Las Vegas may break 2016 visitation record

With just under two months to go before revelers ring in 2018, it appears that it’s going to come down to the wire as to whether Southern Nevada will break its year-old record of 42.9 million visitors set in 2016.

With around 50 available room nights left until then, annual visitation after three quarters is off 1.1 percent, which sounds insignificant, but amounts to a decline of 360,578 people — a number slightly higher than the population of Henderson.

A deep dive into last week’s Las Vegas Convention and Visitors Authority September and year-to-date statistics provides a blend of good and bad news, while statistics from the state Gaming Control Board on gaming win for September was mostly positive.

The good news: Convention attendance continues to track above last year’s record pace of 6.3 million attendees. For three quarters, it’s up 2.1 percent to 5.1 million, though the number of shows is off 5.1 percent to 15,166 for the year.

That’s after a 24.6 percent plunge from last year in September, attributed to outbound show rotations. Most notably, the MINExpo, a major mining industry exhibition that gathers once every four years, was here in 2016. Another big show, the Global Gaming Expo, which brought 27,000 people to town in September 2016, shifted on the calendar to October. That means October’s convention numbers might be a little healthier than usual when reports come out later this month.

Another piece of good news is that the average daily room rate seems sturdy with the level up 3.9 percent to $130.56 after nine months. The September rate was above the annual average at $139.57.

Even the city’s occupancy rate is stable. For the year, it’s up 0.1 percentage points to 90.2 percent — a rate most cities can only dream of achieving. The only occupancy category that’s down is motels, off 0.6 points to 73.6 percent.

So now the bad news: The LVCVA statistics account for every day up to Sept. 30 — and we all know what happened here that next day.

While anecdotal evidence points to the Oct. 1 shooting exacting short-term damage on destination bookings, we won’t know for sure until all the numbers are in.

Tourism, gaming and academic experts seem to agree that the tragedy would result in some cancellations from free and independent travelers. Caesars Entertainment suggested that culture plays a role in that, noting a dip in play from Asian customers, people that seem to have a greater need to pause for the grieving and mourning process.

Executives at Penn National, which operates the Tropicana, said cancellations were up 30 percent from normal after the tragedy.

But across the board, there has been no evidence of group reservations, conventions or meetings canceling as a result of the tragedy. There were some genuine concerns that the Global Gaming Expo would pack it in because one of the American Gaming Association’s leading members, MGM Resorts International, was so directly affected by the tragedy. To the AGA’s credit, the show went on, and while a subdued crowd attended events and cruised the trade-show floor, it was an important first step toward business as usual.

So why is this so important?

Las Vegas is clearly on a roll right now with a megaresort under construction on the Strip by the Genting Group, plans on the horizon for big guys like Wynn Resorts and little guys like Golden Entertainment and the expansion of the Las Vegas Convention Center close to being designed.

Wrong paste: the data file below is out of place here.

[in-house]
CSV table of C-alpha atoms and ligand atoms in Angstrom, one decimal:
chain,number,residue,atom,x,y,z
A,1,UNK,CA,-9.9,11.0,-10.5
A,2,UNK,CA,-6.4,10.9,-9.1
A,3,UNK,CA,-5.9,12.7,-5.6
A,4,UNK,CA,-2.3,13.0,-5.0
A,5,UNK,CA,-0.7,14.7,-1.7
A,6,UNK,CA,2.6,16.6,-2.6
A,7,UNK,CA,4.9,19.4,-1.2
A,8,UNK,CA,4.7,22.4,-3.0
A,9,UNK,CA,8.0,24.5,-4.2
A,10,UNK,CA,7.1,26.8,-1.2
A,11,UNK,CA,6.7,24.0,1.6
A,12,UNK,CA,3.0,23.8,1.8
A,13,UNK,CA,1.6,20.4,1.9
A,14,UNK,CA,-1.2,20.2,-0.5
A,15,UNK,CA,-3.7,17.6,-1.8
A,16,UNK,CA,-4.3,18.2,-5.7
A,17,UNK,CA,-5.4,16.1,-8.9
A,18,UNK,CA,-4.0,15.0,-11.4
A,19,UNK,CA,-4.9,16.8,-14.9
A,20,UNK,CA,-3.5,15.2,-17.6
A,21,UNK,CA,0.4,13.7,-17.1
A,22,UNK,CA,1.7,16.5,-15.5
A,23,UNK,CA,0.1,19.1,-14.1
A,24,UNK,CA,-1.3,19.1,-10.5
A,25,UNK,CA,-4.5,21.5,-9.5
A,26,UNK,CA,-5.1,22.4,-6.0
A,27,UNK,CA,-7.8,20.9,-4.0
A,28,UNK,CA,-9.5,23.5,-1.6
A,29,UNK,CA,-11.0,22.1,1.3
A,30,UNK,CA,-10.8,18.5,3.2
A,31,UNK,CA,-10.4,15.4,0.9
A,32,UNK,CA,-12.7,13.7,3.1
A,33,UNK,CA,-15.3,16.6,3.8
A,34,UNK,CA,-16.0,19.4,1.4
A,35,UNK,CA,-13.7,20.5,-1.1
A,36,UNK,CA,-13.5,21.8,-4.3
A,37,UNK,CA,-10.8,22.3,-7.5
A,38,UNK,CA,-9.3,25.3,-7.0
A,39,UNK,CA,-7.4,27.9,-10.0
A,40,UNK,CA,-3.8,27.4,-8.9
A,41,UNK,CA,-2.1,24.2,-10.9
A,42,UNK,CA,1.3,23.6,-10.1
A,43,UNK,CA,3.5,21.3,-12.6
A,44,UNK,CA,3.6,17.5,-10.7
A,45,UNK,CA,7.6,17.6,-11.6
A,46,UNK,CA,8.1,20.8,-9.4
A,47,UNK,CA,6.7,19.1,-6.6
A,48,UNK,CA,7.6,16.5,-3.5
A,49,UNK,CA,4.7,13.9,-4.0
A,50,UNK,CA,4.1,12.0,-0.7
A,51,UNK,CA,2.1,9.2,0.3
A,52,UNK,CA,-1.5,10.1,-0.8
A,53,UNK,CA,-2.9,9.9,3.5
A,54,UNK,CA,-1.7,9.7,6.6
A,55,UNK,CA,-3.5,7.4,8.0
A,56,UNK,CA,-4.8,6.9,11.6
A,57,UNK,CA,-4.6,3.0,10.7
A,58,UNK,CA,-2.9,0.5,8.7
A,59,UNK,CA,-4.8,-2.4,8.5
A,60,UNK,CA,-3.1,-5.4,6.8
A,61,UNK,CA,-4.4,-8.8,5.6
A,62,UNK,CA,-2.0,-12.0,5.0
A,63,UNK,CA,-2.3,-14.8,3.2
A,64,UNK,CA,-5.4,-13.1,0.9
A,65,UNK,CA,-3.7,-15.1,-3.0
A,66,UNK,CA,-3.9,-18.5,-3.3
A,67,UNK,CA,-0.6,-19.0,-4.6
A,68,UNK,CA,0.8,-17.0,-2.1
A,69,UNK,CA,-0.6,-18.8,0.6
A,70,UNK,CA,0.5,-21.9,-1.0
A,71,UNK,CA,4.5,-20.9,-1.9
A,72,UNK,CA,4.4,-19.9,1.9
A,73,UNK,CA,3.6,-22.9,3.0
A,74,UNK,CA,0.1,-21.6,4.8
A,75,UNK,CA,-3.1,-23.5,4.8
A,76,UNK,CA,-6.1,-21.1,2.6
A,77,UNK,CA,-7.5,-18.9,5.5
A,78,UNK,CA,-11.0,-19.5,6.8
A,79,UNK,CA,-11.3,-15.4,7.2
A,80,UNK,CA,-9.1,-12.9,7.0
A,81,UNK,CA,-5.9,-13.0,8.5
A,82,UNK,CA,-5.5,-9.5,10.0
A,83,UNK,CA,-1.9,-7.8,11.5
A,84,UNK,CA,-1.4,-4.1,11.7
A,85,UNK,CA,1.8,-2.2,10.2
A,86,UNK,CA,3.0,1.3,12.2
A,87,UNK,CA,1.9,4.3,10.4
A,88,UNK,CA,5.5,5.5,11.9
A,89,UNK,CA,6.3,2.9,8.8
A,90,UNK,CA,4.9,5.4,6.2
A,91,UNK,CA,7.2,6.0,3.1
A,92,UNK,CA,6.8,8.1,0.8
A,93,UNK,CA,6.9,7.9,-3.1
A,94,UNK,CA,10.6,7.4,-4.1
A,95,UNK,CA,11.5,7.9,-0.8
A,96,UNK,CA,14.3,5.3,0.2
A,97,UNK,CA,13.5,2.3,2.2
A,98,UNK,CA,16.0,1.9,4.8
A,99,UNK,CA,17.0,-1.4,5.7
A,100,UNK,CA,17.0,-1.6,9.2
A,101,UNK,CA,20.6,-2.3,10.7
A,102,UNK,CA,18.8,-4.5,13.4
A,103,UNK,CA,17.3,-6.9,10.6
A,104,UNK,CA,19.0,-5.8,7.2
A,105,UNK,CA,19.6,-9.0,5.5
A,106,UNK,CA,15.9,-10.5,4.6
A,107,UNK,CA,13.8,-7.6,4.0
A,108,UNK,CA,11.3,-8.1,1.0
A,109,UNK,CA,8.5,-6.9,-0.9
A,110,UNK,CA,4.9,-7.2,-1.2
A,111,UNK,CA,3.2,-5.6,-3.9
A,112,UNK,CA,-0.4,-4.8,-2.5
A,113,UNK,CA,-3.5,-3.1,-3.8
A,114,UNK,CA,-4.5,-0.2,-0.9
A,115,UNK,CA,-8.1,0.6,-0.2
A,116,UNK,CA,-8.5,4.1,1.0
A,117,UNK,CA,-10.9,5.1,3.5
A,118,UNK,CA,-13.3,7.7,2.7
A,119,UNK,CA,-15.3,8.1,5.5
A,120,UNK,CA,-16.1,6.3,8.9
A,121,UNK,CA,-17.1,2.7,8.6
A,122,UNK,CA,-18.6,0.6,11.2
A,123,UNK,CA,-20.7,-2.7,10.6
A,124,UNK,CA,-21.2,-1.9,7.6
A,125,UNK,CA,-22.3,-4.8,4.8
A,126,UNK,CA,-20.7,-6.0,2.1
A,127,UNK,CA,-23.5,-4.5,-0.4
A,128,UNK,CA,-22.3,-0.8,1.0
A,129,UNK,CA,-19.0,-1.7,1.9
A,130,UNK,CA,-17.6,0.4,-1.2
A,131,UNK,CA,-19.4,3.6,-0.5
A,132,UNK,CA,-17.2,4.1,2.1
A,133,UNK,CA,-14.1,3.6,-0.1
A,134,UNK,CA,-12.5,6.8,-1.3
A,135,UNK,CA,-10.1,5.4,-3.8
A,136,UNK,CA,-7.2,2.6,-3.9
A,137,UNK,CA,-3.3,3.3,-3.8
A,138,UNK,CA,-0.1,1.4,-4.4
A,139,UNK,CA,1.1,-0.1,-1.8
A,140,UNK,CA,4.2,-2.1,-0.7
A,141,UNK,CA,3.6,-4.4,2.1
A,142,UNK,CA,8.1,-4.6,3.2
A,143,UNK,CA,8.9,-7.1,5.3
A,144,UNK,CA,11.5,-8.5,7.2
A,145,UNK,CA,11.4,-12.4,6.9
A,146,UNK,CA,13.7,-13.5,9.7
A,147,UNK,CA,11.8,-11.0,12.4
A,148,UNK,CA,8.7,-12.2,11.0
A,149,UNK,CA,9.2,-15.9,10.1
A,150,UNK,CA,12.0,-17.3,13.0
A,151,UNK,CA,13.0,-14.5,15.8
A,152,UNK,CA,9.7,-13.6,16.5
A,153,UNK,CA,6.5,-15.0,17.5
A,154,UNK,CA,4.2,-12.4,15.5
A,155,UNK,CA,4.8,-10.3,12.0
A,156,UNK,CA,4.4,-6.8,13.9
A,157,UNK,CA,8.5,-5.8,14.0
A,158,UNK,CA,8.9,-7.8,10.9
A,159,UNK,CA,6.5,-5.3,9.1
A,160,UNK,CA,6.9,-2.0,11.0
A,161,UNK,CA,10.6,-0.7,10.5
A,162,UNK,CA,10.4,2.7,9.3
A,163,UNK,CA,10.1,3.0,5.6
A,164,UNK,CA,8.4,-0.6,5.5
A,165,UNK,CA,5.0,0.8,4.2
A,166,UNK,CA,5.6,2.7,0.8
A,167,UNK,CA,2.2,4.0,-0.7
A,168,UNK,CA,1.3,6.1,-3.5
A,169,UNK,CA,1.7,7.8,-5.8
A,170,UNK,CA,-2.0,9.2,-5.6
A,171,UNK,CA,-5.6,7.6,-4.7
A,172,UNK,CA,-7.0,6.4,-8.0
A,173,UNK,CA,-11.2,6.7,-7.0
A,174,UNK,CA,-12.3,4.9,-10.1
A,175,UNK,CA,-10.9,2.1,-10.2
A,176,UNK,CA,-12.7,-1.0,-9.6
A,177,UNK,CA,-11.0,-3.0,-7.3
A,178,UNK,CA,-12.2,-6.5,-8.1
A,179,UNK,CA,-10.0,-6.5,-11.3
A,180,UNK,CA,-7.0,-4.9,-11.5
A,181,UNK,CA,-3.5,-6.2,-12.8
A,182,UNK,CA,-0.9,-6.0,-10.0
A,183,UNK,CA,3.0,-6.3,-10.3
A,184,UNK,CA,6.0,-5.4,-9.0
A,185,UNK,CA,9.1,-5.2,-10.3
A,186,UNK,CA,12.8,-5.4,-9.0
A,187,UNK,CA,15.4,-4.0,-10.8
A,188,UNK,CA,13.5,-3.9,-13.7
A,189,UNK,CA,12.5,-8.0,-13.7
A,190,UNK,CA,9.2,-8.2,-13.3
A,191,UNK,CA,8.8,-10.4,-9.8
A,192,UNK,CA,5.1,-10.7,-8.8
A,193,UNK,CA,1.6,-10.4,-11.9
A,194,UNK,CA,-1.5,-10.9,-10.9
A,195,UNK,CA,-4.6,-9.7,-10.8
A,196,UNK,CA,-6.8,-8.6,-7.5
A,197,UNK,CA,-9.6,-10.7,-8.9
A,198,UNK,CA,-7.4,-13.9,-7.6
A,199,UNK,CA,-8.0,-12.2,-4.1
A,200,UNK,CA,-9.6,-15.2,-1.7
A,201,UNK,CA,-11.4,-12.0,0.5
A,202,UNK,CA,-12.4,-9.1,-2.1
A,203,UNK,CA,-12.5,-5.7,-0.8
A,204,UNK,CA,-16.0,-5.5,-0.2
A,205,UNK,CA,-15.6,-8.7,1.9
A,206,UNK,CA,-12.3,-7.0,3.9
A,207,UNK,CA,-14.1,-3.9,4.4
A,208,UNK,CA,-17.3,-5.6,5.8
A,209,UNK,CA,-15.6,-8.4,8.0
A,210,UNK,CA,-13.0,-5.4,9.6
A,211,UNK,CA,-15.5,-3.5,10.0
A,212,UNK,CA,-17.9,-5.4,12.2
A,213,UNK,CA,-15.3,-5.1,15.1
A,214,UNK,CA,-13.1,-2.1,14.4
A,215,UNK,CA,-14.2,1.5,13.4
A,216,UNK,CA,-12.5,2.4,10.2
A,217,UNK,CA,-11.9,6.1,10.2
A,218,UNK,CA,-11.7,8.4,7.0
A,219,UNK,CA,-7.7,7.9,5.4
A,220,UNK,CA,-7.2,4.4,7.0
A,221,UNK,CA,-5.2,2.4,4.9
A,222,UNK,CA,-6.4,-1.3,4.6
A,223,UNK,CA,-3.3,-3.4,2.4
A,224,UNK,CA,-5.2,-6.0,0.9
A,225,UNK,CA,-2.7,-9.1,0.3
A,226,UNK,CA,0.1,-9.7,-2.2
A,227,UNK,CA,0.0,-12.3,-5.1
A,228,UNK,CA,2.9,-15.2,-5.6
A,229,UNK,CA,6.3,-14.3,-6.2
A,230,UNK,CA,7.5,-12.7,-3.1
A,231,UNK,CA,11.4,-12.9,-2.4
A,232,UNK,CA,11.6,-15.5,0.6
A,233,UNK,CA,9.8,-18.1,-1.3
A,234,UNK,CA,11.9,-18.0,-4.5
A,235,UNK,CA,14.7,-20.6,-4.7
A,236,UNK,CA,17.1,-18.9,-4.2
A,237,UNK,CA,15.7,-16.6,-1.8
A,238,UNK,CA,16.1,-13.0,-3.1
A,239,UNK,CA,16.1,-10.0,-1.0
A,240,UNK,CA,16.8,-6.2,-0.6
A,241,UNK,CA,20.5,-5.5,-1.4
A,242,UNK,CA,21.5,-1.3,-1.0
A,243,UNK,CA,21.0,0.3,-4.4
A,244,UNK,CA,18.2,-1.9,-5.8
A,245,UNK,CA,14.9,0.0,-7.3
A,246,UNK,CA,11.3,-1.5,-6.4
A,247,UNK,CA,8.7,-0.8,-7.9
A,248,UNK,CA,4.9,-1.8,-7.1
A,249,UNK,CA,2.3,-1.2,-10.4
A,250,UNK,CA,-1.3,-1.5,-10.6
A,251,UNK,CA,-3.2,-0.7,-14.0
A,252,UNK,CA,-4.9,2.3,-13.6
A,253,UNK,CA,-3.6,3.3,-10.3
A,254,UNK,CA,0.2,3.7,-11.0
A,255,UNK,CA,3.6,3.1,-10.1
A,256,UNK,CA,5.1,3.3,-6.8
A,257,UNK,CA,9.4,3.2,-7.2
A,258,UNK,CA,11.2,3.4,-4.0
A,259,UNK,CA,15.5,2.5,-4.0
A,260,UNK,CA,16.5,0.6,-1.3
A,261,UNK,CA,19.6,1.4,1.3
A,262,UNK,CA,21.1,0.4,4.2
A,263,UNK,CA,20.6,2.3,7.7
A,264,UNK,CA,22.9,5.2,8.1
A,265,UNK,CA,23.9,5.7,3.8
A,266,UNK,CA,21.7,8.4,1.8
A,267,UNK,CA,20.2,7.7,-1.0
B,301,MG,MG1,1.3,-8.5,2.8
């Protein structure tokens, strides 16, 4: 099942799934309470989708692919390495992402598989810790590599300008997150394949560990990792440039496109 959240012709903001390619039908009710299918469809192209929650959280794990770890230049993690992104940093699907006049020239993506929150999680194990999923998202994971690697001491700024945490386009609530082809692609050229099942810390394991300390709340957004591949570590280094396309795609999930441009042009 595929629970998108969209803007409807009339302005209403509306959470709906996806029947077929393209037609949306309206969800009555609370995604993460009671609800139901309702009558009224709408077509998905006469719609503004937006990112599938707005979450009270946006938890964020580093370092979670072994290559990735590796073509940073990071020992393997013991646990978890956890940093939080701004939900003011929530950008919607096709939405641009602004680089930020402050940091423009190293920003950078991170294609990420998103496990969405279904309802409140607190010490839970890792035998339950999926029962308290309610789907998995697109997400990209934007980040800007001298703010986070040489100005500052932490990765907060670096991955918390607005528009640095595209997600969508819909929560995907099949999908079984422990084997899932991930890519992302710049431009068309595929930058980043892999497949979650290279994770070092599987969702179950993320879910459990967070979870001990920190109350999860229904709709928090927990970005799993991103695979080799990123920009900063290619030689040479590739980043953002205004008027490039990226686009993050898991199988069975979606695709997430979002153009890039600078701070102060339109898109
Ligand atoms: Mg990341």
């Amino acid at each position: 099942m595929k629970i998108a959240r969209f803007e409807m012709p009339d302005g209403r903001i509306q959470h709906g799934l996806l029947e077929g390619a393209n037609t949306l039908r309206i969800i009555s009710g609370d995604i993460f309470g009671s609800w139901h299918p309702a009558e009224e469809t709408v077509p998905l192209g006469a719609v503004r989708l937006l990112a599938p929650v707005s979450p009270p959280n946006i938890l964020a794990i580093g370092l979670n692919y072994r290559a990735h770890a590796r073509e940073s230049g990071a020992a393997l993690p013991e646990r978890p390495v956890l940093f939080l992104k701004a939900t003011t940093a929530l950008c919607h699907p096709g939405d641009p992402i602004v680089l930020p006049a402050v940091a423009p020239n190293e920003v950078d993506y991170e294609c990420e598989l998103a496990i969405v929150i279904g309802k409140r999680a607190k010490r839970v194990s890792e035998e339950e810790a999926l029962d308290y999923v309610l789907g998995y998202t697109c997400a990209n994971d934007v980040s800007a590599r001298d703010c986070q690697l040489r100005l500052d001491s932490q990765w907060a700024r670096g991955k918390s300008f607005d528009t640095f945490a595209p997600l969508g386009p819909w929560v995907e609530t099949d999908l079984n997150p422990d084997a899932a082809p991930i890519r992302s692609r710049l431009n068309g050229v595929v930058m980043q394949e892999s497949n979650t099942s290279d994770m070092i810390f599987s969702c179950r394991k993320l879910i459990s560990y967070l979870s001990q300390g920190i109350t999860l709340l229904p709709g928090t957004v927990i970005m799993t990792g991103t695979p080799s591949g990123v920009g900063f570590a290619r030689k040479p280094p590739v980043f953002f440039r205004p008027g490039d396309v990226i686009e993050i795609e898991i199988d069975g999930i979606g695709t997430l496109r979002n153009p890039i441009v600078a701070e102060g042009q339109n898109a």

There are all kinds of important initiatives out there that will make Las Vegas economically stronger and more vibrant.

While critics might criticize the dollars-and-cents analysis of 1 October, it’s imperative that business and our economy must emerge stronger. It’s not just about breaking visitation records and making money.

We’ll never forget those 58 people who lost their lives. But we also can’t forget why those people were here in the first place — to have fun in a place that thrives as a destination where we make our livelihood.

Contact Richard N. Velotta at rvelotta@reviewjournal.com or 702-477-3893. Follow @RickVelotta on Twitter.

ad-high_impact_4
Business
A Walk Through Circus Circus
It only takes a short walk through Circus Circus to realize it attracts a demographic like no other casino on the Strip: families with young children. (Todd Prince/Las Vegas Review-Journal)
Morphy Auctions, a vintage slot machines seller, wants gaming license
Vice president Don Grimmer talks about Morphy Auctions at the company's warehouse located at 4520 Arville Street in Las Vegas on Thursday, Aug. 16, 2018. (Rick Velotta/Las Vegas Review-Journal)
Nevada's venture capital money doesn't stay in state
Zach Miles, associate vice president for economic development for UNLV, said there’s venture money in Southern Nevada, “but trying to find the right groups to tap into for that money is different.” According to a 2017 report from the Kauffman Foundation, Las Vegas ranked number 34 out of 40 metropolitan areas for growth entrepreneurship, a metric of how much startups grow. With a lack of growing startups in Las Vegas, investment money is being sent outside of state borders. The southwest region of the U.S. received $386 million in funding in the second quarter, with about $25.2 million in Nevada. The San Francisco area alone received about $5.6 billion. (source: CB Insights)
Neon wraps can light up the night for advertising
Vinyl wrap company 5150 Wraps talks about neon wraps, a new technology that the company believes can boost advertising at night. (Marcus Villagran/Las Vegas Review-Journal) @brokejournalist
Nevada on the forefront of drone safety
Dr. Chris Walach, senior director of Nevada Institute for Autonomous Systems, talks to a reporter at NIAS's new Nevada Drone Center for Excellence of Public Safety, located inside the Switch Innevation Center in Las Vegas. K.M. Cannon Las Vegas Review-Journal @KMCannonPhoto